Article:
Among many items Pete Boone addressed yesterday was the recently launched $150 million capital campaign.
Boone is adamant that the current state of the football program will not have an adverse effect on the school's ability to meet its long-term fund-raising goals.
“I would say I don't think there are any broken bones, but there are some bruises. The beginning of this year is certainly not the way most successful campaigns would take off, but the fact is, the campaign is bigger than a game, and it's bigger than a season. It's about Ole Miss' future. That's what I think our fans are focused on. Where are we going to be five years from now and 10 years from now? Yeah, we will have some times like this, and this won't be the only one probably in the next three years before we get it kicked off, but you have to look at what's in the best interest long-term for Ole Miss, and that's what this campaign is about. And we've had some very good initial success.”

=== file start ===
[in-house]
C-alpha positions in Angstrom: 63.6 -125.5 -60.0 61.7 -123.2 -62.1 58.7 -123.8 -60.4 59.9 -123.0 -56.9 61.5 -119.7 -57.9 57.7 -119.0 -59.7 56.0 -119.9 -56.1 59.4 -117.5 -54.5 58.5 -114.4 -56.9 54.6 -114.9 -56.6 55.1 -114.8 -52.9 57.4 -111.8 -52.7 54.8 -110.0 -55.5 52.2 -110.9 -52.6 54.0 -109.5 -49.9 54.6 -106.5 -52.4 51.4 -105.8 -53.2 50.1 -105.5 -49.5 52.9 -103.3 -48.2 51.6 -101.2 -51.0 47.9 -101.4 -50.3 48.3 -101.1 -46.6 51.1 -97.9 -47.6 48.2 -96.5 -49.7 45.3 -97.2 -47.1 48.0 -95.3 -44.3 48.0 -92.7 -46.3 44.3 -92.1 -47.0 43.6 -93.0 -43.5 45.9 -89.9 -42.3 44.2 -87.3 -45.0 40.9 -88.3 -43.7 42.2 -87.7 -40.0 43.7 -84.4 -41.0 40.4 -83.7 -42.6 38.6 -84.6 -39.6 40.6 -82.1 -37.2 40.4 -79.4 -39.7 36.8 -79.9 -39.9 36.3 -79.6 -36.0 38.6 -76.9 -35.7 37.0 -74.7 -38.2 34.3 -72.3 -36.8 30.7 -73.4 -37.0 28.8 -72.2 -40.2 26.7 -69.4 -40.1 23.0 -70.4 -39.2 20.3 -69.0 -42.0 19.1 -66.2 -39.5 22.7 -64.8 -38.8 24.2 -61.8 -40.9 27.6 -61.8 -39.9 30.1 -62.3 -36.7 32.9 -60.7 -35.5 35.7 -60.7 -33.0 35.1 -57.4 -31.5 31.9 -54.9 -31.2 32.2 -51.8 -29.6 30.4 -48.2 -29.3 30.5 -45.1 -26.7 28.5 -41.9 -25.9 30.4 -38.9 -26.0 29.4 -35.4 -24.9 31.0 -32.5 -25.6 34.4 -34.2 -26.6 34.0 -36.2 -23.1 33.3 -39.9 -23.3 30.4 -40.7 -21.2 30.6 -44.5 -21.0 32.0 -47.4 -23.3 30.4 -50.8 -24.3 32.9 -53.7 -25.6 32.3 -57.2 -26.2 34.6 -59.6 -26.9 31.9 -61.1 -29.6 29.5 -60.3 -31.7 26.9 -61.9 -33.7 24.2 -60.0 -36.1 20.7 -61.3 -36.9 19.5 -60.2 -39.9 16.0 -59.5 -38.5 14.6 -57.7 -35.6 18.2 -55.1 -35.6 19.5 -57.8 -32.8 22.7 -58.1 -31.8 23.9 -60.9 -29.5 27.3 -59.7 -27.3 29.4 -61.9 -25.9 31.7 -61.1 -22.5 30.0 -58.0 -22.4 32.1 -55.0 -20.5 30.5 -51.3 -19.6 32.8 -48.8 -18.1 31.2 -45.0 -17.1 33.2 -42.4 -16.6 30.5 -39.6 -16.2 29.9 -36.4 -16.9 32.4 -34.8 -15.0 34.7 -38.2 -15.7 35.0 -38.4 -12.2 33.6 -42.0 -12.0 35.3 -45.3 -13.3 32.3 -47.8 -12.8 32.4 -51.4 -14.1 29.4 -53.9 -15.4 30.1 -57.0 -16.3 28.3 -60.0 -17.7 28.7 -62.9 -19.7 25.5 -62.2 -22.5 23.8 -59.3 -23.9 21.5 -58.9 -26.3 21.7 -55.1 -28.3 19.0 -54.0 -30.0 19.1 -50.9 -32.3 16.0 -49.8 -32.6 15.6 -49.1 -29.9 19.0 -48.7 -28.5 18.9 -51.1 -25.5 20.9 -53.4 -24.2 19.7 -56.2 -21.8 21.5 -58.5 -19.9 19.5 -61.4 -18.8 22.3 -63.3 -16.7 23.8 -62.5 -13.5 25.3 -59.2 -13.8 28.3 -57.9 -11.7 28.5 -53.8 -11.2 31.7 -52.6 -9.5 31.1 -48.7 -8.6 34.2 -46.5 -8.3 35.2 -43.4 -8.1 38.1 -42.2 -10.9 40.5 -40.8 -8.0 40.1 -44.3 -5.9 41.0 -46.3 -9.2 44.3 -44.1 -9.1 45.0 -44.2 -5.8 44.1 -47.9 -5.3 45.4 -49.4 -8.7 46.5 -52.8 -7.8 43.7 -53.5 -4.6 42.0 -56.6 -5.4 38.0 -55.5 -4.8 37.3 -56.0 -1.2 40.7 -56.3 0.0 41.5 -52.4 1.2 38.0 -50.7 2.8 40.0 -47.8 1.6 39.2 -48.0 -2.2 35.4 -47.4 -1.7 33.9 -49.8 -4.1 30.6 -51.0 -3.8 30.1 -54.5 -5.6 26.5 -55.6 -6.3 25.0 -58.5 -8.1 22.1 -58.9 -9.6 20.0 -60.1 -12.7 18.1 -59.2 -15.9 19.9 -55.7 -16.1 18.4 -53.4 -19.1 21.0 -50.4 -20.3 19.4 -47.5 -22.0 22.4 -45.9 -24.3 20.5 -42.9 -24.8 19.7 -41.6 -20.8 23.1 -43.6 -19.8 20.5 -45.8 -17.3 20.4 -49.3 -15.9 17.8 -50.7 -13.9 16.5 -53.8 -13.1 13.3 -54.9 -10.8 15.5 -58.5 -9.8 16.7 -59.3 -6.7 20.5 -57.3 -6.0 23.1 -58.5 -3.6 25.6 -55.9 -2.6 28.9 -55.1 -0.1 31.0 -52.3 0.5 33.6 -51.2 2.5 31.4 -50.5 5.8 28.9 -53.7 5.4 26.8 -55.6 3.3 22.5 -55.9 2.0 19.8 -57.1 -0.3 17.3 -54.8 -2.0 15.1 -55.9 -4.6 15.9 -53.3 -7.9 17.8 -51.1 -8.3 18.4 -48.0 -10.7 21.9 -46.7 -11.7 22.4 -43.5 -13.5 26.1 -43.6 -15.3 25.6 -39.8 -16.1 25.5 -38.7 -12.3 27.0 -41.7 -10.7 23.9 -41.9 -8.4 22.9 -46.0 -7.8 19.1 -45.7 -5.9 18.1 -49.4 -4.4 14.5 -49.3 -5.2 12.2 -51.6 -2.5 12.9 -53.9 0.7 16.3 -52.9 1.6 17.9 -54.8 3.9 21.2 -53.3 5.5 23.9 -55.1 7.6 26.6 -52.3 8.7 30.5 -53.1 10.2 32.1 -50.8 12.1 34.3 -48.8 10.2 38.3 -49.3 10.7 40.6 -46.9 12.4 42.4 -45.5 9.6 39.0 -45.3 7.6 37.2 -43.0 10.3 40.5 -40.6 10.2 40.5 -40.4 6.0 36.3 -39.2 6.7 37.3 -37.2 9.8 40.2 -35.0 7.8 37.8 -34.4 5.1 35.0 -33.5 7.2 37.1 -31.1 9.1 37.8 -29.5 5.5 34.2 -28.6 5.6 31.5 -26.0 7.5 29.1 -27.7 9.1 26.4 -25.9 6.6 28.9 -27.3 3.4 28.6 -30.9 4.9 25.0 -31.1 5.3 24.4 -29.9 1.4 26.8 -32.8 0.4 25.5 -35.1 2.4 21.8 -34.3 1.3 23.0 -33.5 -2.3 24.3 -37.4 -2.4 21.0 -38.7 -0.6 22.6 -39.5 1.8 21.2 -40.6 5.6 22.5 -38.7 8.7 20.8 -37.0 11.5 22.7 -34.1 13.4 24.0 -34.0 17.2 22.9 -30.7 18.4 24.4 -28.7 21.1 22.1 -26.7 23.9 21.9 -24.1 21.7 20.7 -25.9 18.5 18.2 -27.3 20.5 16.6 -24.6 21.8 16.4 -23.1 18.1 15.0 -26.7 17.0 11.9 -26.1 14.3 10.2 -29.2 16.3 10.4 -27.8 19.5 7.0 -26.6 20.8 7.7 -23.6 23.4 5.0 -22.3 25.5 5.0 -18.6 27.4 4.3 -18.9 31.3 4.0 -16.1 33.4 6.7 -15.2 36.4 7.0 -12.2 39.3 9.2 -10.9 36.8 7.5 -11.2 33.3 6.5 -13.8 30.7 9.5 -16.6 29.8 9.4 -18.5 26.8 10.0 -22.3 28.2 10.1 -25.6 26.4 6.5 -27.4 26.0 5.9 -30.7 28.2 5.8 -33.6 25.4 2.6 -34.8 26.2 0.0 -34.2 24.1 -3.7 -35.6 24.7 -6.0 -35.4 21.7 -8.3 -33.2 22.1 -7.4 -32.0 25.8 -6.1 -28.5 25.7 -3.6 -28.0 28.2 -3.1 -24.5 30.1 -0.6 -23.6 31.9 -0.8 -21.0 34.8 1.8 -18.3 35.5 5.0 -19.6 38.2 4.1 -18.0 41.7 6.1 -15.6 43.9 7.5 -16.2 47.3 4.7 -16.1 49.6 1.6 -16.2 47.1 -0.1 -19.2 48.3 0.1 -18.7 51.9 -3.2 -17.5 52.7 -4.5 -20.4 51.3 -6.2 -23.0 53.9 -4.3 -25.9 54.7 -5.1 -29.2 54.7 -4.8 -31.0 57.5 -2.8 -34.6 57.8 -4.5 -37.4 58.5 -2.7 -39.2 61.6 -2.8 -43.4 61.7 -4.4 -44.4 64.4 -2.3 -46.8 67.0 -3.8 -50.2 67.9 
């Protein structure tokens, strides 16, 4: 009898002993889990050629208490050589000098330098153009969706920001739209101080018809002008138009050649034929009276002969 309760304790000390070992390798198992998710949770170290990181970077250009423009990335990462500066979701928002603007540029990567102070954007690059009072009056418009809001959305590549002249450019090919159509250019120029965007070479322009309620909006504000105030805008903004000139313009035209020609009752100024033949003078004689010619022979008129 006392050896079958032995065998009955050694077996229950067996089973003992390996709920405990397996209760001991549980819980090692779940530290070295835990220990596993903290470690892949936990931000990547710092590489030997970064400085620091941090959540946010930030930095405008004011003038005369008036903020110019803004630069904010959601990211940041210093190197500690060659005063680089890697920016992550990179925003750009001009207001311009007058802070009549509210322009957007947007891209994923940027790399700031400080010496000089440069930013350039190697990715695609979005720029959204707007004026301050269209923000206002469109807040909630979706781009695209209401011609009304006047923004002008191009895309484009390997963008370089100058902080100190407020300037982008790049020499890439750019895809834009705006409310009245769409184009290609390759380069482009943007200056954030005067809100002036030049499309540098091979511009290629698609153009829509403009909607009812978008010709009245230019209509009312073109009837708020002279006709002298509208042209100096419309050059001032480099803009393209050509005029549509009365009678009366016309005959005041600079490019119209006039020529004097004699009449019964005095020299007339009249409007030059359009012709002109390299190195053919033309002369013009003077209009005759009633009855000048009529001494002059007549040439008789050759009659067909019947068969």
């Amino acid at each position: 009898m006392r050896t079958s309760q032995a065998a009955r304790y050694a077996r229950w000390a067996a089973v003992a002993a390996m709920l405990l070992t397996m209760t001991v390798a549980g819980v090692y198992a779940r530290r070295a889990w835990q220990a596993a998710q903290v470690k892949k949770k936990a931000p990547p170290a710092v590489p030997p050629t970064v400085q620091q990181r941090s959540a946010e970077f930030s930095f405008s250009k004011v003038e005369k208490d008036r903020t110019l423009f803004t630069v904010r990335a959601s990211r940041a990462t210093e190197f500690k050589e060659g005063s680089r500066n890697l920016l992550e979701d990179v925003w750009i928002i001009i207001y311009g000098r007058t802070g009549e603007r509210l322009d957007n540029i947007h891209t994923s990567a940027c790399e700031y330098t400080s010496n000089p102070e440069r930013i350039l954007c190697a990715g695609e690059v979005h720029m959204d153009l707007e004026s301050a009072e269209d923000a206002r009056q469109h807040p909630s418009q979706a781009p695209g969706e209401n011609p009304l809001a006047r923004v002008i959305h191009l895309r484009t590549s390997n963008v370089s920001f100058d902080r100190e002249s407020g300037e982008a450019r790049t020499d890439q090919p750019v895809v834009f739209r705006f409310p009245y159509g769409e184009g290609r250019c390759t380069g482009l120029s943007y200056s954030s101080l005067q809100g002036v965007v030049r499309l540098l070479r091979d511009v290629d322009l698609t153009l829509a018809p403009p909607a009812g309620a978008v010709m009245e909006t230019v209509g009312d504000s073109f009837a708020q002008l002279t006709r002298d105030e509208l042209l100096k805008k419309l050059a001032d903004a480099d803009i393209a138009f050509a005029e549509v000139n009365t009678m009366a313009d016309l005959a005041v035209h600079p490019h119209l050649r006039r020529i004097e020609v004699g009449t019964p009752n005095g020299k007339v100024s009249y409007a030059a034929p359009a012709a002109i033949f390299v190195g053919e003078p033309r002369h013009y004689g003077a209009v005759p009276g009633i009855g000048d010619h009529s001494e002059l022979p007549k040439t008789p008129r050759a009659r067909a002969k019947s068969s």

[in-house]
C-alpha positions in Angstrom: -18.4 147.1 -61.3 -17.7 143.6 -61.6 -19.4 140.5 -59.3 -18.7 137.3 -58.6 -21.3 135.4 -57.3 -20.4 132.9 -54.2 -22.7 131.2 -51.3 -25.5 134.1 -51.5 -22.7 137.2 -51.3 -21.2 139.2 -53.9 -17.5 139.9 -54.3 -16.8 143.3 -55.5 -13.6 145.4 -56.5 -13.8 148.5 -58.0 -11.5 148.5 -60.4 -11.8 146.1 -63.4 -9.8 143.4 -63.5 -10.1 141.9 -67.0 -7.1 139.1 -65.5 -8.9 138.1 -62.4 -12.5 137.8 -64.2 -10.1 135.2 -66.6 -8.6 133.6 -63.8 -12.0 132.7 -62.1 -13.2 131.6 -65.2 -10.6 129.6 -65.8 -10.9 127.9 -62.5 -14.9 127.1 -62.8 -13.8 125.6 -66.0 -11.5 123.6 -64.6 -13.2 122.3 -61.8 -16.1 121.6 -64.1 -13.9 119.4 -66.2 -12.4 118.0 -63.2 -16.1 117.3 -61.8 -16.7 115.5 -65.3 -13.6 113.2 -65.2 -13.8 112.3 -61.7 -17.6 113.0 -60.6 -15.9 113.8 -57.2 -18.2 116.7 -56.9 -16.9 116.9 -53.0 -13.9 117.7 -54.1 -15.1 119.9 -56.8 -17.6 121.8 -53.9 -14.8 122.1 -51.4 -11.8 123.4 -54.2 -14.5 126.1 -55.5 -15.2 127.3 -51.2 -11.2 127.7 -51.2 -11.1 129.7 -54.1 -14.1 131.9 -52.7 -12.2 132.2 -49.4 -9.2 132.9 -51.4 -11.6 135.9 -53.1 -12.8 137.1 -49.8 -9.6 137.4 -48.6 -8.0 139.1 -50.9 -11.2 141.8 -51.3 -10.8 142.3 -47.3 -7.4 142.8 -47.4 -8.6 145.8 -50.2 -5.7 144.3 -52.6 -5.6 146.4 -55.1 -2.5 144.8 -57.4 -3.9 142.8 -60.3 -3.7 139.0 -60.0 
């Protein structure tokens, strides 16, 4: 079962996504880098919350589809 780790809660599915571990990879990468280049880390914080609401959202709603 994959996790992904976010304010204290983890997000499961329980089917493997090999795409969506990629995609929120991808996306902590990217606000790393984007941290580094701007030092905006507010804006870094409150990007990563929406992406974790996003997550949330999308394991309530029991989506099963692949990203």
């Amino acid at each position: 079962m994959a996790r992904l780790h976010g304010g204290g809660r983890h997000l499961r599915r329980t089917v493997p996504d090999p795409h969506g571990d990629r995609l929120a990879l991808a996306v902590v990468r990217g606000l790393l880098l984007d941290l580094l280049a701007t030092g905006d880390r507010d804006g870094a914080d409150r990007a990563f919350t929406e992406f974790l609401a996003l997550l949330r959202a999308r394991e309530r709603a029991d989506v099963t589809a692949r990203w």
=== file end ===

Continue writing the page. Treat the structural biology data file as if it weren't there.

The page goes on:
He didn't offer any specifics on the bruises, and it may be too early to evaluate the long-term.
Long-term, as the name suggests, is a long way away. The campaign may not be affected by an embarrassing 30-7 to Vanderbilt, but there's a better than average chance it will be affected if problems aren't corrected.
Certainly something to keep an eye on.
The long-range plans for Vaught-Hemingway Stadium are exciting and, if enacted, will totally revitalize the stadium and enhance an already strong game-day atmosphere.
But those plans are on the back end of the capital campaign. There's immediate need for a basketball arena, and that's the first step with any money the campaign generates.